Biography of John Stanard, Inventor of a Better Refrigerator

The Black innovator also created a space-saving oil stove

John Stanard patents
Images submitted by John Stanard with his patent applications for improvements to the refrigerator and oil stove. Public Domain

John Stanard (born June 15, 1868) was a Black inventor from Newark, New Jersey, who patented improvements both to the refrigerator and the oil stove. Overcoming racial division in the United States at the time, Stanard revolutionized the modern kitchen and was granted intellectual property rights to two patents throughout his lifetime. In many references, his name is spelled "Standard," but there is no question that the correct spelling of his name is "Stanard," as that is how he spelled it in his two patent applications.  Little is known about Stanard's life, but his two patent applications—which were both granted—survive, including detailed drawings of his patented inventions.

Fast Facts: John Stanard

  • Known For: Black American inventor who patented improvements both to the refrigerator and the oil stove
  • Also Known As: John Standard (This is likely a misspelling of his name, found in many references.)
  • Born: June 15, 1868, in Newark, New Jersey
  • Died: 1900
  • Parents: Mary and Joseph Stanard
  • Notable Quote: "This invention relates to improvements in refrigerators; and it consists of certain novel arrangements and combinations of parts." 

Early Life

Stanard was born on June 15, 1868, in Newark, New Jersey, to Mary and Joseph Stanard. Although there is not much known about his early life, Stanard's improvements to kitchen appliances eventually led to more innovations in both refrigerator and stove designs that would change the way people around the world stored and cooked their food.

Stanard is commonly attributed with creating the first-ever refrigerator, but the patent issued on June 14, 1891, for his invention (U.S Patent No. 455,891) was a utility patent, which is only issued for an "improvement" on an existing patent.

Life for Black People in 1880s Newark, New Jersey

Throughout his career, Stanard defied the racial norms of his time by delving into scientific pursuits of research into cooling devices and stove constructions—a pursuit that was usually very limited to the Black community.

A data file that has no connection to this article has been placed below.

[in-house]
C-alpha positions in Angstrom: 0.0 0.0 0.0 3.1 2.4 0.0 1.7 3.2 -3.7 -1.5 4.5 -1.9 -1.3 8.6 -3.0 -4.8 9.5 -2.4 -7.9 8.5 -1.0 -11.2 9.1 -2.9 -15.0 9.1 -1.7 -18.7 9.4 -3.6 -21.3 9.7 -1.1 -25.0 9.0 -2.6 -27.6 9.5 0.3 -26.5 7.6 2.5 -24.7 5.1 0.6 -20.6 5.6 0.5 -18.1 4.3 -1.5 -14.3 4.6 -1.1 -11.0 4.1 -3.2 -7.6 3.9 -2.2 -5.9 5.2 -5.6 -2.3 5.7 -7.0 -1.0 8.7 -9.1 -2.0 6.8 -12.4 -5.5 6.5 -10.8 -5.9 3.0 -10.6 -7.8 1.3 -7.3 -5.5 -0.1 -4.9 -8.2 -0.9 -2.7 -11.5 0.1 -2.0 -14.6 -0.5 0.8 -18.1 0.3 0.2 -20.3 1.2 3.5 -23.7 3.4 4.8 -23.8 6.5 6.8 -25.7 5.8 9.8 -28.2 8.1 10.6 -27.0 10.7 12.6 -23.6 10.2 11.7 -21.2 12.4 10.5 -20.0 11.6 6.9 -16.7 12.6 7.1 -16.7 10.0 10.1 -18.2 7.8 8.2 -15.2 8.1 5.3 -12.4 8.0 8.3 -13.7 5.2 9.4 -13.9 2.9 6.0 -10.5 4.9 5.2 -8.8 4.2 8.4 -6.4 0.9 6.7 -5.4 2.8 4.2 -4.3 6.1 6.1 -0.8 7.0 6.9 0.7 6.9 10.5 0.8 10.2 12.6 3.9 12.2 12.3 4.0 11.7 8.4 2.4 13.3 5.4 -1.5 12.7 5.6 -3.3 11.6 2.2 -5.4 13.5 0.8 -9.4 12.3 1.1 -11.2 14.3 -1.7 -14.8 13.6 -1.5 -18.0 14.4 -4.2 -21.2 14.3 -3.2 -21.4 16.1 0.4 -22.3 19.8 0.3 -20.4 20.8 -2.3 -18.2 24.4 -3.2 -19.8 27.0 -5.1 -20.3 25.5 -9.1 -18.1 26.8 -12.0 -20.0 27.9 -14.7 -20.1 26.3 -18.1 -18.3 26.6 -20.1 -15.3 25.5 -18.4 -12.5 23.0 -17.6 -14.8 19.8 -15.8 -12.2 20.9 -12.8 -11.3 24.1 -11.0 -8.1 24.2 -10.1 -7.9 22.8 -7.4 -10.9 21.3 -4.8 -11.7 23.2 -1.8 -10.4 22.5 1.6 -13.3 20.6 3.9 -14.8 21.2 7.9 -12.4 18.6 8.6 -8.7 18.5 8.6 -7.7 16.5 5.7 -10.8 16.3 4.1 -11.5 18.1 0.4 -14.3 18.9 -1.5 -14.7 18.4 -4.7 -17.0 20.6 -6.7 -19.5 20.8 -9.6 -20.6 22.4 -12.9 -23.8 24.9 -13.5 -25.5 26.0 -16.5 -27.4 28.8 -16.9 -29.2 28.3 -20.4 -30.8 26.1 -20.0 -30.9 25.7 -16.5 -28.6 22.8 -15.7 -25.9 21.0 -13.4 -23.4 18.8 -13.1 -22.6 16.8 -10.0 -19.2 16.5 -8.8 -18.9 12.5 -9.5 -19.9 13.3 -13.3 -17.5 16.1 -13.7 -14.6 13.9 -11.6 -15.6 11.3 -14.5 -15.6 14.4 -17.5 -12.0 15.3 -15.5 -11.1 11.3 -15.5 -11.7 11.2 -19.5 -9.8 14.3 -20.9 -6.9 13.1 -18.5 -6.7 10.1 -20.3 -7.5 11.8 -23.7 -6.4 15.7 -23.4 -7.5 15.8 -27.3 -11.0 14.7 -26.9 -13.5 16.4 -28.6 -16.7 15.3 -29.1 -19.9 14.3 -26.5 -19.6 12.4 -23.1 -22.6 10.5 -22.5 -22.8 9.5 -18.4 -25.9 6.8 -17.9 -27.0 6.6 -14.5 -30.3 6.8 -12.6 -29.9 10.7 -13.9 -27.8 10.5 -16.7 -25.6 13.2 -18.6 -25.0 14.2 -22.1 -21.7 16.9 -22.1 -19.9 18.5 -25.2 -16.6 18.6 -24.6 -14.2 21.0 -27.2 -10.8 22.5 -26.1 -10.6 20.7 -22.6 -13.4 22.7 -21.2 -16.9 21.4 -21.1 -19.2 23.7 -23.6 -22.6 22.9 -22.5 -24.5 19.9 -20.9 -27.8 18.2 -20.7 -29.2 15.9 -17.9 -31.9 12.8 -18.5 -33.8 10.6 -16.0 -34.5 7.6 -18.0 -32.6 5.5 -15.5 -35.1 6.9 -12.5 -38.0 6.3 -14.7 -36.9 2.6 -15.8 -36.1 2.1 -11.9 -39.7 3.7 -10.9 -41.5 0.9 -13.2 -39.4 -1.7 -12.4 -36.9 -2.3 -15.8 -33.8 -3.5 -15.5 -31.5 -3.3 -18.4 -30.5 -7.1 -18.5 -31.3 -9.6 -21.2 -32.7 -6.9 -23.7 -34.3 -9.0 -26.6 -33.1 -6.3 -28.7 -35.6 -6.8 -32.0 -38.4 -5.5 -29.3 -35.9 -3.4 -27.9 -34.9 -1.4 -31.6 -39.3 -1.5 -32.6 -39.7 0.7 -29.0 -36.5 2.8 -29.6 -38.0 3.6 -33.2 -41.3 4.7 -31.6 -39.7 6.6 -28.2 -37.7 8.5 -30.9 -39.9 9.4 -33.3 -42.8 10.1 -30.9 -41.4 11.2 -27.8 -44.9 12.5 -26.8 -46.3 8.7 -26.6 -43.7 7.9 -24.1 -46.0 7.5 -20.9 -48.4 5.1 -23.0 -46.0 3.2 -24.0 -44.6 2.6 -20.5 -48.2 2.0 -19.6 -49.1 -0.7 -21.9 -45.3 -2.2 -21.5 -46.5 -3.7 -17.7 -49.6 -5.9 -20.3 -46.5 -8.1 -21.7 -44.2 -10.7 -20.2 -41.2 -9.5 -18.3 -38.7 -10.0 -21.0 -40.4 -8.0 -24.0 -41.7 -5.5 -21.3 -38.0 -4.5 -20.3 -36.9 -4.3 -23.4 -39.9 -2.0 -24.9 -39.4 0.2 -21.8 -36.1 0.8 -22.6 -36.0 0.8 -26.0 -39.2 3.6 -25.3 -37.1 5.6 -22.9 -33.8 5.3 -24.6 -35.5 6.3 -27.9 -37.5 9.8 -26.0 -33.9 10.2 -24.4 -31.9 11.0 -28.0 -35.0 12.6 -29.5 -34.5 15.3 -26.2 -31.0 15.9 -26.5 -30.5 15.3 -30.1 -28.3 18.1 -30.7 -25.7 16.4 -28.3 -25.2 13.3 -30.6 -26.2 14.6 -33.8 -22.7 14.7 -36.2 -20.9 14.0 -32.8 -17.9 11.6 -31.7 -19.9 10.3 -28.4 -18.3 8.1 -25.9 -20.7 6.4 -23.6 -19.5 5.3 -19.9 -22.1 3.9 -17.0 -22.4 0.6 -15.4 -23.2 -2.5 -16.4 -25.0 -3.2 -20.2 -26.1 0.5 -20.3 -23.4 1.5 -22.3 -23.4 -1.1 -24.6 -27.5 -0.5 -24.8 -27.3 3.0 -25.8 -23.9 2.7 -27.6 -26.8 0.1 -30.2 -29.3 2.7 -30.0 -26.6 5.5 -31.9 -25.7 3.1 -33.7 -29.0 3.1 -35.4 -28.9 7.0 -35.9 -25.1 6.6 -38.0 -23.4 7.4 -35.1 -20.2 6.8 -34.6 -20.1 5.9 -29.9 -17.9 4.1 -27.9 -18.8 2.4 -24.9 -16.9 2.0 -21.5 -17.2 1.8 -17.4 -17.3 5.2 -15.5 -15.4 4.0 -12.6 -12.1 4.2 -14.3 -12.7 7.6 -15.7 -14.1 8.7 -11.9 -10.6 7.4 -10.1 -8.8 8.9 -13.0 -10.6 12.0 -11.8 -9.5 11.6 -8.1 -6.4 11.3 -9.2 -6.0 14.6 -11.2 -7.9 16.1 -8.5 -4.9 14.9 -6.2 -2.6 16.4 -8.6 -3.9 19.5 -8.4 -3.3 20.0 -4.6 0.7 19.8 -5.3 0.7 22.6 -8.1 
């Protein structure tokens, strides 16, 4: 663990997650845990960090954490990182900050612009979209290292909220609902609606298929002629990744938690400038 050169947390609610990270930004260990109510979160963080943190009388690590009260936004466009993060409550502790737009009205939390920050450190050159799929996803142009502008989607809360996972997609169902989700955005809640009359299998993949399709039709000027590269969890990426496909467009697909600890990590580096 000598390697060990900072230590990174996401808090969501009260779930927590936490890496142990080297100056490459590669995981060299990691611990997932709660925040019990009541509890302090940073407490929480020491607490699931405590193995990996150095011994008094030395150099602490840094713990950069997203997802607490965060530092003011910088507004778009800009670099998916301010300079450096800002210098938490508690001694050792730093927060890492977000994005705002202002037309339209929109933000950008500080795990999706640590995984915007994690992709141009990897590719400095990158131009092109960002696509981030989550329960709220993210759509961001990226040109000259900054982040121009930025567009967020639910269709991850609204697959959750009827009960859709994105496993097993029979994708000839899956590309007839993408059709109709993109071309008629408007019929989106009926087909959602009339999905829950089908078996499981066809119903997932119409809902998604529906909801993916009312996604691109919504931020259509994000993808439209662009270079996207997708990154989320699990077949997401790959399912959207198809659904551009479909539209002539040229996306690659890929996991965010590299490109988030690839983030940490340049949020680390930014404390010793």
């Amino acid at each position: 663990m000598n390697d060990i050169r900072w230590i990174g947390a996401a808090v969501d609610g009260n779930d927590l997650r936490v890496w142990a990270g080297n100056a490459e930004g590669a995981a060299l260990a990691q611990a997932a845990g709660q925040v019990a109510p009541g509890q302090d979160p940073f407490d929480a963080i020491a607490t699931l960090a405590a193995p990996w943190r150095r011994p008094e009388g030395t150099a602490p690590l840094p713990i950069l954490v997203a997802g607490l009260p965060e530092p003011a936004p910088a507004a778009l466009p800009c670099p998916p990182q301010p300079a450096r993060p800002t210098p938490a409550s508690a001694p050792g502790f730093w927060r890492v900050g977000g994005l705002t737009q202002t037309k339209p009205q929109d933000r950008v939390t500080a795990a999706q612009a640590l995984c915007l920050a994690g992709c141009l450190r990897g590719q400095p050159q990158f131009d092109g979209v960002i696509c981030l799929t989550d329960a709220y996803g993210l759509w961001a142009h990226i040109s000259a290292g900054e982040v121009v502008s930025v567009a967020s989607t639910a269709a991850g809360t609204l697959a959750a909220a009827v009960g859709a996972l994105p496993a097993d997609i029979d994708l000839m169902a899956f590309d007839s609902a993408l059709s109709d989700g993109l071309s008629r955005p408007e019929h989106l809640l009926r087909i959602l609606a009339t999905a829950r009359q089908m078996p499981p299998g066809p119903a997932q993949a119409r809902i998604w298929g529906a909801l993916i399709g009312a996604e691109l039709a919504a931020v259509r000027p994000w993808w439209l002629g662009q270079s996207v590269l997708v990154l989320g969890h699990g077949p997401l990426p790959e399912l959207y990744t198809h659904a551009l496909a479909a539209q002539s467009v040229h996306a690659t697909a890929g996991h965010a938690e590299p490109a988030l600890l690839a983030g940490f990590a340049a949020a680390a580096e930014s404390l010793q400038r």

Though little is known about Stanard's life specifically, he lived and worked in an era and in a place—Newark, New Jersey, in the late 1880s and early 1890s—where life for Black people was difficult. After the Civil War, many Black people had migrated from the South to New Jersey, where they tended to live in cities. New Jersey at the time boasted a large Black community with Black service clubs, Black-owned businesses, and at least 12 Black-owned newspapers, according to Giles R. Wright, in "Afro-Americans in New Jersey: A Short History," which was published by the New Jersey Historical Commission, a state government agency.  But most Black people in Newark, and throughout New Jersey, faced economic and racial repression, Wright stated:

"The masses of the race continued to occupy the lower rungs of the occupational ladder....(B)lack urban males...tended to be laborers, deliverymen, janitors, porters, teamsters, chauffeurs, waiters and servants. Women were heavily employed as laundresses, dressmakers and domestic servants. The prejudice of white employers and employees combined to exclude blacks from factory work and skilled crafts."

Wright said that comments such as this one from a report of the New Jersey Bureau of Statistics of Labor and Industries was typical:

"Their color and low instincts make them undesirable associates of white men."

With such a pattern of prejudice and discrimination extant in the cities of 1880s New Jersey, it's all the more remarkable that Stanard was able to design a new configuration for the refrigerator and oil stove that would be the standard for the millions of units of the appliances sold in coming decades.

The Refrigerator: A New Design